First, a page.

Development and Implementation of Sustainable Transportation Resilience Indicators

Communities are complex systems subject to a variety of hazards that can result in significant disruption to critical functions. Community resilience assessment is gaining popularity as a means to help communities better prepare for, respond to, and recover from disruption. Sustainable resilience, a recently developed concept, requires communities to assess system-wide capability to maintain desired performance levels, while simultaneously evaluating impacts to resilience due to changes in hazards and vulnerability over extended periods of time. In an earlier work, the authors developed a classification scheme to aid in identification, selection and application of community sustainable resilience indicators that can be tailored to a community’s needs in operationalizing the assessment process. These indicators were characterized according to whether they aligned with social, economic or environmental systems that are necessary for a community to achieve a sustainable resilience domain of survival, well-being, or full preparedness. Of the critical infrastructure systems that support these systems and domains, transportation is arguably the most important. This is based on the premise that transportation is a means to an end, providing the mobility that enables a community to establish and maintain a social, economic and environmental fabric. Whether it involves an educational, medical, recreational, religious, work or other purpose, absent a safe and reliable transportation system, none of these activities can be satisfactorily pursued. Moreover, in times of crisis, transportation serves as a vital artery for enabling access to and egress from impacted areas. The objective of this project was to establish and demonstrate a method for evaluating a community’s transportation resilience, such that if deficiencies exist, attention can be focused on mitigating those concerns. This approach was designed around the scenario of a river valley community exposed to the threat of a significant flood event, with the expectation that the methodology has the potential to be extended to assess community resilience to other natural and manmade hazards.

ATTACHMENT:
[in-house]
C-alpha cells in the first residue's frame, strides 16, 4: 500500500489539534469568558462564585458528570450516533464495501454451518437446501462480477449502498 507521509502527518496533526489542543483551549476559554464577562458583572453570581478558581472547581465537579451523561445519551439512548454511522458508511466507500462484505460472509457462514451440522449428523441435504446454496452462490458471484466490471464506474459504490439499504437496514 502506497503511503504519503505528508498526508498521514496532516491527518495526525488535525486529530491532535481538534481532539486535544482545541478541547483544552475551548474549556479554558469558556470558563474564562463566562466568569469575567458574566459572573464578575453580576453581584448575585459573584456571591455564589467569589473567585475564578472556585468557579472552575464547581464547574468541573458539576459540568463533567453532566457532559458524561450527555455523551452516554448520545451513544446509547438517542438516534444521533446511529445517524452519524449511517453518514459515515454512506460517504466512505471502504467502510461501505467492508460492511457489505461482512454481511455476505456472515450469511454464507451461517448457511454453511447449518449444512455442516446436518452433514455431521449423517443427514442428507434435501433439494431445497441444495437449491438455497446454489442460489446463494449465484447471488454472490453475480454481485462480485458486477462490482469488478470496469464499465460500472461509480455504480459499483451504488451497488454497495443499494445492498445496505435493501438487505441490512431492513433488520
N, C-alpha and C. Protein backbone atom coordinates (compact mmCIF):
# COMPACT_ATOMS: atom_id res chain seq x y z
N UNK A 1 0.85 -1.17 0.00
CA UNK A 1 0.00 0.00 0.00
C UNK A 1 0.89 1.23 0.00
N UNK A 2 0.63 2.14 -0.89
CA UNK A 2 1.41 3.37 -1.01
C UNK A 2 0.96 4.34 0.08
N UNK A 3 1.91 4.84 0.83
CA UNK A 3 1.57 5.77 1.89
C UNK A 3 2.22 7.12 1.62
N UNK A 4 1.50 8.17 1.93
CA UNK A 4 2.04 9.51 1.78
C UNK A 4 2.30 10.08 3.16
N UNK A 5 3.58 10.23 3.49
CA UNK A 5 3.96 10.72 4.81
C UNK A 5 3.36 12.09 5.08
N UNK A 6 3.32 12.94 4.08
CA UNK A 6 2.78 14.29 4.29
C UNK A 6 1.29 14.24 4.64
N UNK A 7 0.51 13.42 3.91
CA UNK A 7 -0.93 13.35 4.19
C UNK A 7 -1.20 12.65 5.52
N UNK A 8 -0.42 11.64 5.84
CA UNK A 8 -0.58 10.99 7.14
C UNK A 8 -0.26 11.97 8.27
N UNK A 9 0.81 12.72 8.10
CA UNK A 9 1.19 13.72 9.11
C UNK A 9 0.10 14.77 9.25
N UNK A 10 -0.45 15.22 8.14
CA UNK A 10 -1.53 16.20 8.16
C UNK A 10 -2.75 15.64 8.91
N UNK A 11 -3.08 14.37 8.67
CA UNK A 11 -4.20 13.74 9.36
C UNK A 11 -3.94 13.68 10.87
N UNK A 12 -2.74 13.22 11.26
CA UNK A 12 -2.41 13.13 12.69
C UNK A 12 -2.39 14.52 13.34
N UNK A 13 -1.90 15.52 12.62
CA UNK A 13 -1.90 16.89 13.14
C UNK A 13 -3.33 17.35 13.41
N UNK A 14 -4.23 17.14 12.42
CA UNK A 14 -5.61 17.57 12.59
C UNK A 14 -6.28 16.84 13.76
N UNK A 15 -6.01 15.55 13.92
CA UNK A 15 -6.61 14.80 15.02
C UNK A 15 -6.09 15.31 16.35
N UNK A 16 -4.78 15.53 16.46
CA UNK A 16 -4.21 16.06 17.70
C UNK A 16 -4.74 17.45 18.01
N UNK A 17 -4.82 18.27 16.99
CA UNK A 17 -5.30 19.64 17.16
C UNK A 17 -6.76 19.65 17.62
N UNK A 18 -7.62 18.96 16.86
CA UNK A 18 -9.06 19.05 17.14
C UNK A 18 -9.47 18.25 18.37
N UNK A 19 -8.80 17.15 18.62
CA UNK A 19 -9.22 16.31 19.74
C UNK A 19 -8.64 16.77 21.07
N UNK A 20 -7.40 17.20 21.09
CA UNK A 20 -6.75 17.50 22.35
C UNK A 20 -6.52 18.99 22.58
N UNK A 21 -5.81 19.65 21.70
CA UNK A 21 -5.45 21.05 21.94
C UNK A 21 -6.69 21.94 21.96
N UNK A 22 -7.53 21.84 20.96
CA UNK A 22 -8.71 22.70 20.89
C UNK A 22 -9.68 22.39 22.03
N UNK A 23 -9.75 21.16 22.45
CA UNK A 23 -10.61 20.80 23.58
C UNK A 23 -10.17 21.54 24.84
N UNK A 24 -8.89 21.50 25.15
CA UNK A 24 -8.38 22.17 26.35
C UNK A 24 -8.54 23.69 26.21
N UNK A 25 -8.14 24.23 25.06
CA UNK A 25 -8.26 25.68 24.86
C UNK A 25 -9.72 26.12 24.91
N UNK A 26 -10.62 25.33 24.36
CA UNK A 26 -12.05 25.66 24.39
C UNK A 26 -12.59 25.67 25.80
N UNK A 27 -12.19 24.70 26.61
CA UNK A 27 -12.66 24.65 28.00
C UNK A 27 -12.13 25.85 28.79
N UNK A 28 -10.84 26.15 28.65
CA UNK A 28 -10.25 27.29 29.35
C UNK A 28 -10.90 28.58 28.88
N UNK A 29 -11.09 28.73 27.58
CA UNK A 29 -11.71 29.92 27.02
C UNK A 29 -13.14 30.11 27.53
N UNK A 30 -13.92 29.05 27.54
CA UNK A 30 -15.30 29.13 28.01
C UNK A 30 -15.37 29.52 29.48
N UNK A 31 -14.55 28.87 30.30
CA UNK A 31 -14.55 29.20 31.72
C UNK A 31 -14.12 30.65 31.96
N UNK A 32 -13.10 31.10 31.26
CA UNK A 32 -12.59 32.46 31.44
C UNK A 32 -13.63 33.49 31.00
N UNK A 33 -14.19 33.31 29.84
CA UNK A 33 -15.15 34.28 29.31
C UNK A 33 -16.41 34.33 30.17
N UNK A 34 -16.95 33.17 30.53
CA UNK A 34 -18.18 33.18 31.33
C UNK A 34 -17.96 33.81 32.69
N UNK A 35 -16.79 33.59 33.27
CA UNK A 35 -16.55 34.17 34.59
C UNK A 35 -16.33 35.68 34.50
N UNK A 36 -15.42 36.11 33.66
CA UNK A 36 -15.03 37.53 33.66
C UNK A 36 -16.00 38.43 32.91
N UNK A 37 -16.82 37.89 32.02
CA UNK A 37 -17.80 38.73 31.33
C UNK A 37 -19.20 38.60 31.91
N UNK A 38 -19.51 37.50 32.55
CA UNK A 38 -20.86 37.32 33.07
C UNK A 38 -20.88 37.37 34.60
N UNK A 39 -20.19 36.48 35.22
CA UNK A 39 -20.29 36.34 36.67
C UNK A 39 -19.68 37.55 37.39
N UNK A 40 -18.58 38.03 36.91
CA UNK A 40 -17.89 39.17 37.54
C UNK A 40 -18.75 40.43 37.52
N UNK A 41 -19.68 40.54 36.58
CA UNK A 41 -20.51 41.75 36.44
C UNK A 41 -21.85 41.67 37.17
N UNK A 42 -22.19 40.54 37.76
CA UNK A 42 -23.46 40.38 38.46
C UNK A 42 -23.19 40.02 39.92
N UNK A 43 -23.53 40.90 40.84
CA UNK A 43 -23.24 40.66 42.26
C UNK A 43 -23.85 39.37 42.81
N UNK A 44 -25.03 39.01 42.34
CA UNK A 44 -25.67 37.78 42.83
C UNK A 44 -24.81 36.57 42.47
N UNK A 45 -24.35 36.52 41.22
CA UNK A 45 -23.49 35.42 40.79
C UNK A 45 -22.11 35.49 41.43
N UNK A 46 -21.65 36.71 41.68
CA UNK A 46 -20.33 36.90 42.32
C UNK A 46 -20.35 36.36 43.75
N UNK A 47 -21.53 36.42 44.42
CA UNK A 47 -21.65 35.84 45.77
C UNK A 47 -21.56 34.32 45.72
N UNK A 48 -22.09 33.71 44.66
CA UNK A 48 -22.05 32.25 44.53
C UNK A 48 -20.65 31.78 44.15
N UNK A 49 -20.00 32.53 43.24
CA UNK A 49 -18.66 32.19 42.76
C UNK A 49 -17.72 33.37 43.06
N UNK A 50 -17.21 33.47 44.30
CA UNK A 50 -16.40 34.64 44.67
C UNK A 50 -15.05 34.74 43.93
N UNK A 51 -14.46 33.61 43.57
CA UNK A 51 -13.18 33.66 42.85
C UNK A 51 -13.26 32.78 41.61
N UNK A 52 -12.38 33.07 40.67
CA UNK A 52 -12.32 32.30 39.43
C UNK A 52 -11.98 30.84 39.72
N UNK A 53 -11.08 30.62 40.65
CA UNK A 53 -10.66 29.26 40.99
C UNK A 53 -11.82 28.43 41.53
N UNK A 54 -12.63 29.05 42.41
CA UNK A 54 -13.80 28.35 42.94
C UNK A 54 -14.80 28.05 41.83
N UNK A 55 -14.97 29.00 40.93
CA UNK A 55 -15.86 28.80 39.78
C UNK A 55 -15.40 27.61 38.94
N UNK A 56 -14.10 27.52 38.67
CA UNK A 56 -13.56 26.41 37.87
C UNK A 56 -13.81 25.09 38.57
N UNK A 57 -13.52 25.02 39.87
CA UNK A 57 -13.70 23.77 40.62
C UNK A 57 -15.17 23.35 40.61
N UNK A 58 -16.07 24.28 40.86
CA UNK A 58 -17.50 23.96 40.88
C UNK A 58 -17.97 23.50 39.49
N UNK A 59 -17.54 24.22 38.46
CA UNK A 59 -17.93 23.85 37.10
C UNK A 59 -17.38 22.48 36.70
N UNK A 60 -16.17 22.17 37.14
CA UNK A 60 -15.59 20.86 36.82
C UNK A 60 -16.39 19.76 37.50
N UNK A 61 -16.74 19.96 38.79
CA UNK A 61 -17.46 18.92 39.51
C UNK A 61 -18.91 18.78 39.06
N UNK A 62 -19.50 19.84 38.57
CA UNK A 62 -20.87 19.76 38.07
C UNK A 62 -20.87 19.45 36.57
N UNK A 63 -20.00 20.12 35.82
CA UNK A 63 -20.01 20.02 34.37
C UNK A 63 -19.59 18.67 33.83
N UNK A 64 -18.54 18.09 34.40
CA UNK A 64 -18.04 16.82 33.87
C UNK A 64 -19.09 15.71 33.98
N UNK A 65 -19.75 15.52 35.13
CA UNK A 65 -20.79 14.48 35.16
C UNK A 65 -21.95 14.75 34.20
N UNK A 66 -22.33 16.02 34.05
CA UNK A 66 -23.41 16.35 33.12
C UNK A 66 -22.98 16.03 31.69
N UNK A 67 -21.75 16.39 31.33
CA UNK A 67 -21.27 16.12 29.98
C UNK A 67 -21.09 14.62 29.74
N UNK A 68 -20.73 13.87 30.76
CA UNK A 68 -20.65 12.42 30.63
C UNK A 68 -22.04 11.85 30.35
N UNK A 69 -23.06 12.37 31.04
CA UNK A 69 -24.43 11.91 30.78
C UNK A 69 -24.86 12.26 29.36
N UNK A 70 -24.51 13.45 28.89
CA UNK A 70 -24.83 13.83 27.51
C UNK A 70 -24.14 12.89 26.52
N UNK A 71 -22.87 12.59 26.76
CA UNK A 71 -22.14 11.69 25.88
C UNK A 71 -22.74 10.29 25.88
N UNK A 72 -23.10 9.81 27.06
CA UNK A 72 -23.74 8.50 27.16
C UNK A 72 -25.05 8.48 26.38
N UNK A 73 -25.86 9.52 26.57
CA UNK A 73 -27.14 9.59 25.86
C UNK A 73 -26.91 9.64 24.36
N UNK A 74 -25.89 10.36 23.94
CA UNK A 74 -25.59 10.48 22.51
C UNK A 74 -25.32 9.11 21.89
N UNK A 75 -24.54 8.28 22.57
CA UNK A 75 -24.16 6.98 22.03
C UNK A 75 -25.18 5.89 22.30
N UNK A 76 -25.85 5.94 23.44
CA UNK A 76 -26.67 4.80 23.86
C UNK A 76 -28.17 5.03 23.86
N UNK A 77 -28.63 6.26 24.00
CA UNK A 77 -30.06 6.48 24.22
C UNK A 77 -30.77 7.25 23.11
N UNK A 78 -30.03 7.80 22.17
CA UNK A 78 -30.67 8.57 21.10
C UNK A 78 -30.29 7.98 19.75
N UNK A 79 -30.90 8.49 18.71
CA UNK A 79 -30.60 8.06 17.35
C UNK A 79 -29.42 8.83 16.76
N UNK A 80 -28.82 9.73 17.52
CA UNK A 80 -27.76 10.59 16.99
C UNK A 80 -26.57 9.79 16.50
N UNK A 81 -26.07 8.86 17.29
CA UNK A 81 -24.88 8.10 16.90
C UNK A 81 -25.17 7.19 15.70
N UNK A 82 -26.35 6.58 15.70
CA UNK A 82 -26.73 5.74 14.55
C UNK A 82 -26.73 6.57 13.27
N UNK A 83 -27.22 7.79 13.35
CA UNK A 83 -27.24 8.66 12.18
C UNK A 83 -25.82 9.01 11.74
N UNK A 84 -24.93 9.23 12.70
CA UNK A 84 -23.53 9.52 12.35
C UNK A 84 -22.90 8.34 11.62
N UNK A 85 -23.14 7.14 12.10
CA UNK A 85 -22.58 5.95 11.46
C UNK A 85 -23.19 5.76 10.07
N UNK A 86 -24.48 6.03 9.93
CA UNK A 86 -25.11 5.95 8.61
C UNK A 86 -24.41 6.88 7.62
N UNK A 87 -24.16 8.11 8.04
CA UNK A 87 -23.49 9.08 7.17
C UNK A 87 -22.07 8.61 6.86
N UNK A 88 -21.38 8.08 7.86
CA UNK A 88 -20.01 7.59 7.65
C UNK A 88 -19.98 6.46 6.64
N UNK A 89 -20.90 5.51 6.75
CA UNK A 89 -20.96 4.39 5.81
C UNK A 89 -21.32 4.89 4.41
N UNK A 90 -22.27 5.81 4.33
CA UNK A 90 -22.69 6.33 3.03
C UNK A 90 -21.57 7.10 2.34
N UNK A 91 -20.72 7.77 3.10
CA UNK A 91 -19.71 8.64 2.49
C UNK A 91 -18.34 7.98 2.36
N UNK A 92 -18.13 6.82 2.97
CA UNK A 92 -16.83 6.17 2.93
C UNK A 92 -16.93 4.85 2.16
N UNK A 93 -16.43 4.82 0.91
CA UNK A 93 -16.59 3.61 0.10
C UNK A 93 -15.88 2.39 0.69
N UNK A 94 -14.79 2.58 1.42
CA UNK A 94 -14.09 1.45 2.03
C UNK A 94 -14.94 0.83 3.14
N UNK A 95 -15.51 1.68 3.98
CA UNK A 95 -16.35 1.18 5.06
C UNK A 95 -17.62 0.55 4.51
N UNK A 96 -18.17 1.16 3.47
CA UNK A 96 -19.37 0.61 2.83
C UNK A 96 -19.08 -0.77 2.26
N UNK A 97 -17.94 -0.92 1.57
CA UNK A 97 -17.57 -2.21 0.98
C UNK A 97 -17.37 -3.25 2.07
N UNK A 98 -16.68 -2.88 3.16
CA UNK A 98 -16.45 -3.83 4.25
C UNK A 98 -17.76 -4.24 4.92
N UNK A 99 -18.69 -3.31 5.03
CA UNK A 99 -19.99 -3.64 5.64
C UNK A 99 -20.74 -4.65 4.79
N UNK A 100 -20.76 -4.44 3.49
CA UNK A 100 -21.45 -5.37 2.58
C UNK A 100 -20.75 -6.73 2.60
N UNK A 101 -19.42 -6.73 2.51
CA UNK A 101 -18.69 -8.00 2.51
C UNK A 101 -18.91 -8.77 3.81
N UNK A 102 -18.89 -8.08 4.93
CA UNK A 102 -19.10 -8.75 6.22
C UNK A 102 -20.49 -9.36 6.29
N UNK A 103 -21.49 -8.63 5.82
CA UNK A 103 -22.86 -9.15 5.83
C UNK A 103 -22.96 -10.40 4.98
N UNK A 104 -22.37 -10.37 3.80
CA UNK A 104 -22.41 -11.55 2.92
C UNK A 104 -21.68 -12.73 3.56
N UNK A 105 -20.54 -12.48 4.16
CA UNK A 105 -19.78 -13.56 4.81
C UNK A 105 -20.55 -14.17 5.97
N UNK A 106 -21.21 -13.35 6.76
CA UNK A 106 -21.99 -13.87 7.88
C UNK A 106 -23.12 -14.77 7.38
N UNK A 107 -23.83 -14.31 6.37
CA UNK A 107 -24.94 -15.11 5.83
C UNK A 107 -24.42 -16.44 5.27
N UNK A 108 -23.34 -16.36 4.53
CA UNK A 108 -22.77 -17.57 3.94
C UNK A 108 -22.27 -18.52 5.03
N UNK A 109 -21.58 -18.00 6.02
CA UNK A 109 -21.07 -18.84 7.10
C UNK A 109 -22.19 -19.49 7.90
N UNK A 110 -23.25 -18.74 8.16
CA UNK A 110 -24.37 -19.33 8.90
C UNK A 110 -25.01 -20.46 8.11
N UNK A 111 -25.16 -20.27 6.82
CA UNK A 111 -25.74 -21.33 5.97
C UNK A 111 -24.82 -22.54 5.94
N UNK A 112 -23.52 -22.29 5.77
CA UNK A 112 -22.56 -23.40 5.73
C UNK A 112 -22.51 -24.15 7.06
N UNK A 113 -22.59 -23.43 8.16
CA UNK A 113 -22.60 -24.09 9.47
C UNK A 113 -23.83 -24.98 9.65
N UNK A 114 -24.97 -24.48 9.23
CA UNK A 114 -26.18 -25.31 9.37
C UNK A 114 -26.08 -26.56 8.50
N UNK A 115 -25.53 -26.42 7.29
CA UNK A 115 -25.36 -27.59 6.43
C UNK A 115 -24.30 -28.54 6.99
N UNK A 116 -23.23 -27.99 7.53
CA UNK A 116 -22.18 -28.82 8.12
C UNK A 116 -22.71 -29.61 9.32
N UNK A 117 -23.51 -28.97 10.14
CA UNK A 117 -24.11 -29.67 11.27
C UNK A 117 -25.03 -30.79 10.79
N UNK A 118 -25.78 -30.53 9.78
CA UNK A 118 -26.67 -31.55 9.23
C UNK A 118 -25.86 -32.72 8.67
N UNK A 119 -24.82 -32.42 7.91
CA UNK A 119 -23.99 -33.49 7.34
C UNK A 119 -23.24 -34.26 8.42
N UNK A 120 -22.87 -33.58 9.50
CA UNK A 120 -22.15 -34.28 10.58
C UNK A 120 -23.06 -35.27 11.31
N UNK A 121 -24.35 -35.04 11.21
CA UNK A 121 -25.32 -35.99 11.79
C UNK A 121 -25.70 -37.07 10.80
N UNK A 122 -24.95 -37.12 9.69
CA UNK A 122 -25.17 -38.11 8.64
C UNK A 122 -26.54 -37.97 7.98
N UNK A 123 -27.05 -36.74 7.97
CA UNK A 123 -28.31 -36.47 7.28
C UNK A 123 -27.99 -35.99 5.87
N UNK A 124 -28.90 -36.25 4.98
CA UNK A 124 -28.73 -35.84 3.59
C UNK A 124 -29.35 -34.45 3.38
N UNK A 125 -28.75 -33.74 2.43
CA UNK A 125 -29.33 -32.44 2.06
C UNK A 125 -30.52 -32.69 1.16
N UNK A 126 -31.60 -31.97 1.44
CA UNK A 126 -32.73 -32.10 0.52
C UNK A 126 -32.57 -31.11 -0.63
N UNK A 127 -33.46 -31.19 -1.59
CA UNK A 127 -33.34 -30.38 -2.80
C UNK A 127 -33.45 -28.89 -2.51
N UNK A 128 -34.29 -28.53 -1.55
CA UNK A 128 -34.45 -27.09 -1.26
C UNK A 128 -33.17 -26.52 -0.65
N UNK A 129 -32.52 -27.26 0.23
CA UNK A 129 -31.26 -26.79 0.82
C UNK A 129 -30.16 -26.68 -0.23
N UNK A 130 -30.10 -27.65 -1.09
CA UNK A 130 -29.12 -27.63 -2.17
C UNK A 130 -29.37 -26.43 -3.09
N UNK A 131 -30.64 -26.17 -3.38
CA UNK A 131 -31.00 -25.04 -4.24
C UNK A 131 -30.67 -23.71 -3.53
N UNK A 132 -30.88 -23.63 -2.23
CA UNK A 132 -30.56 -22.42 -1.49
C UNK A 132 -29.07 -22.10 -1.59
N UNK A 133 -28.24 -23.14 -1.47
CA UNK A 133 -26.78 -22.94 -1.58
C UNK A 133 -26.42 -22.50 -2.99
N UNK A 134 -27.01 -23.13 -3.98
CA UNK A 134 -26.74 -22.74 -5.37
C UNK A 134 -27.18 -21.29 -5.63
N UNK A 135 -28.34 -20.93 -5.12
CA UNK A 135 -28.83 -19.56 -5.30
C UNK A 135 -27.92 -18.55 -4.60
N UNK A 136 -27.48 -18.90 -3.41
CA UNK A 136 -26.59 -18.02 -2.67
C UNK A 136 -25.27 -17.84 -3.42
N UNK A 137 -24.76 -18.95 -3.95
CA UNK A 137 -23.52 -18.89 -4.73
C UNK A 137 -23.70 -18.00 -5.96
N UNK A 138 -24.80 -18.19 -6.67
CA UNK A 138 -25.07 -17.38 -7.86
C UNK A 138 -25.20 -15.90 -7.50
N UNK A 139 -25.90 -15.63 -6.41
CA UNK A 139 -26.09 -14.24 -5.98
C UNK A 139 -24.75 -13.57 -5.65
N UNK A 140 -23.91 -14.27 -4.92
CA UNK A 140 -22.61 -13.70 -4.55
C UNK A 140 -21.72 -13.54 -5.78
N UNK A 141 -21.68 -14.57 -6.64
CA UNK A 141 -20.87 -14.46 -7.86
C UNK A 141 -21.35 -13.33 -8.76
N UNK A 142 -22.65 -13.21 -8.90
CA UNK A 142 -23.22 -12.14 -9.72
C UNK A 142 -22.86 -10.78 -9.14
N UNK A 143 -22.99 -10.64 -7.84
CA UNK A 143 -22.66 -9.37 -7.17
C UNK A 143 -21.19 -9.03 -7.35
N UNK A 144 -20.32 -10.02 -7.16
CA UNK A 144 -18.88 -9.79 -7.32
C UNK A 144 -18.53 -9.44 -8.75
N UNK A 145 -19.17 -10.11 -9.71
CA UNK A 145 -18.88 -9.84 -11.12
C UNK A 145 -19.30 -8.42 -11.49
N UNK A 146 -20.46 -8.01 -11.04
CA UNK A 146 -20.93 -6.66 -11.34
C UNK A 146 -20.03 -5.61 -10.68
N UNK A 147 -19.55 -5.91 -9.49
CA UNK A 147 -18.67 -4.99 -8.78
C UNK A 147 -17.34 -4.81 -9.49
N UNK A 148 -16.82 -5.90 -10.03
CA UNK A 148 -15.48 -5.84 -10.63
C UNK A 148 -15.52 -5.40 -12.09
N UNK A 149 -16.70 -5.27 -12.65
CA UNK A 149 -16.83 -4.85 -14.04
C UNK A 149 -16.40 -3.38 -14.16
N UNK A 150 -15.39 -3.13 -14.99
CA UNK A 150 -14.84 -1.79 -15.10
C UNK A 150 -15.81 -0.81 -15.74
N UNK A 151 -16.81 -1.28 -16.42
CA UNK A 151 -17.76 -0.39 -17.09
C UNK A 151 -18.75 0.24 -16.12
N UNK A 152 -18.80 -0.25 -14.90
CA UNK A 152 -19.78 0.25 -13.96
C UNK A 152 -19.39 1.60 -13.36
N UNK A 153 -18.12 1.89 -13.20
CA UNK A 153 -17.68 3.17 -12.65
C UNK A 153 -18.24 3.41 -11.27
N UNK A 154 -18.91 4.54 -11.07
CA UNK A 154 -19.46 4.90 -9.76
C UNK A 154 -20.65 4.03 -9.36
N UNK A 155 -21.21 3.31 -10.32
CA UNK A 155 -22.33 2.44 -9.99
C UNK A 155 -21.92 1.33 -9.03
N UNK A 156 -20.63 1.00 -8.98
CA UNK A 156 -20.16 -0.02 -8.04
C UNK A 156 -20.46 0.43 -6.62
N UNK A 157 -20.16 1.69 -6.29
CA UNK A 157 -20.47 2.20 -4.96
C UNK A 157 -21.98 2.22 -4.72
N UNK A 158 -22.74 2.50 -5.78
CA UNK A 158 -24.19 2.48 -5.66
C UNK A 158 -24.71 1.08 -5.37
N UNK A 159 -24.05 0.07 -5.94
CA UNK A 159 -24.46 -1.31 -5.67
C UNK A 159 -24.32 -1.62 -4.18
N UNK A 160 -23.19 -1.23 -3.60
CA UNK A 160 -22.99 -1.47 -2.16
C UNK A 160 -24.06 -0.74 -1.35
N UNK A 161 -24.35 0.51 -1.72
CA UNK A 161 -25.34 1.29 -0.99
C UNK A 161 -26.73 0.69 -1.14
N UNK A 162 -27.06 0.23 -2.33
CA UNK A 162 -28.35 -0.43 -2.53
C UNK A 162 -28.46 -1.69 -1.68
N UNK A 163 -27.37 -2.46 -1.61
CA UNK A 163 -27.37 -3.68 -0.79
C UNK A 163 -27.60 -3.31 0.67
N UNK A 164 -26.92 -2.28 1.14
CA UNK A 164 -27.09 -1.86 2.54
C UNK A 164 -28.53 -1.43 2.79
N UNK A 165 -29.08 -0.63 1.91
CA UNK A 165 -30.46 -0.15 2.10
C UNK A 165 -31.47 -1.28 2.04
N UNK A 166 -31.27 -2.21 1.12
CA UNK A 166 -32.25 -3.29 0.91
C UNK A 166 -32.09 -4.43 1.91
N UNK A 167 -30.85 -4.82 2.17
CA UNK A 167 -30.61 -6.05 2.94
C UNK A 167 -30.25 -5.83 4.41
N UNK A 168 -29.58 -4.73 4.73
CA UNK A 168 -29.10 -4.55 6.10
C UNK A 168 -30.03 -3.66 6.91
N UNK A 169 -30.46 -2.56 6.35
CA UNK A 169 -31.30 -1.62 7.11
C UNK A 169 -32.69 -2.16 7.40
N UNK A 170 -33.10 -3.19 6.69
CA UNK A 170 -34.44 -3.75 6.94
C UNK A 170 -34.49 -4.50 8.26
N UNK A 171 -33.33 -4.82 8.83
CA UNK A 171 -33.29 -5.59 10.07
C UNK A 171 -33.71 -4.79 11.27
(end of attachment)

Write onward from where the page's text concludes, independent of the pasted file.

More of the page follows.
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  • Supplemental Notes:
    • This document was sponsored by the U.S. Department of Transportation, University Transportation Centers Program. Supporting datasets available at: https://zenodo.org/record/3358183#.XUskr-hKjcd and https://rosap.ntl.bts.gov/view/dot/43906
  • Corporate Authors:

    Vanderbilt University

    Nashville, TN  United States  37240

    Maritime Transportation Research and Education Center (MarTREC)

    University of Arkansas
    4190 Bell Engineering Center
    Fayetteville, AR  United States  72701

    Office of the Assistant Secretary for Research and Technology

    University Transportation Centers Program
    Department of Transportation
    Washington, DC  United States  20590
  • Authors:
    • Abkowitz, Mark
    • Camp, Janey
    • Gillespie-Marthaler, Leslie
    • Allen, Madeline
  • Publication Date: 2019-6

Language

  • English

Media Info

  • Media Type: Digital/other
  • Edition: Revised Final Research Report
  • Features: Figures; Maps; References; Tables;
  • Pagination: 27p

Subject/Index Terms

Filing Info

  • Accession Number: 01713720
  • Record Type: Publication
  • Contract Numbers: 69A3551747130
  • Files: UTC, NTL, TRIS, ATRI, USDOT
  • Created Date: Jul 26 2019 11:01AM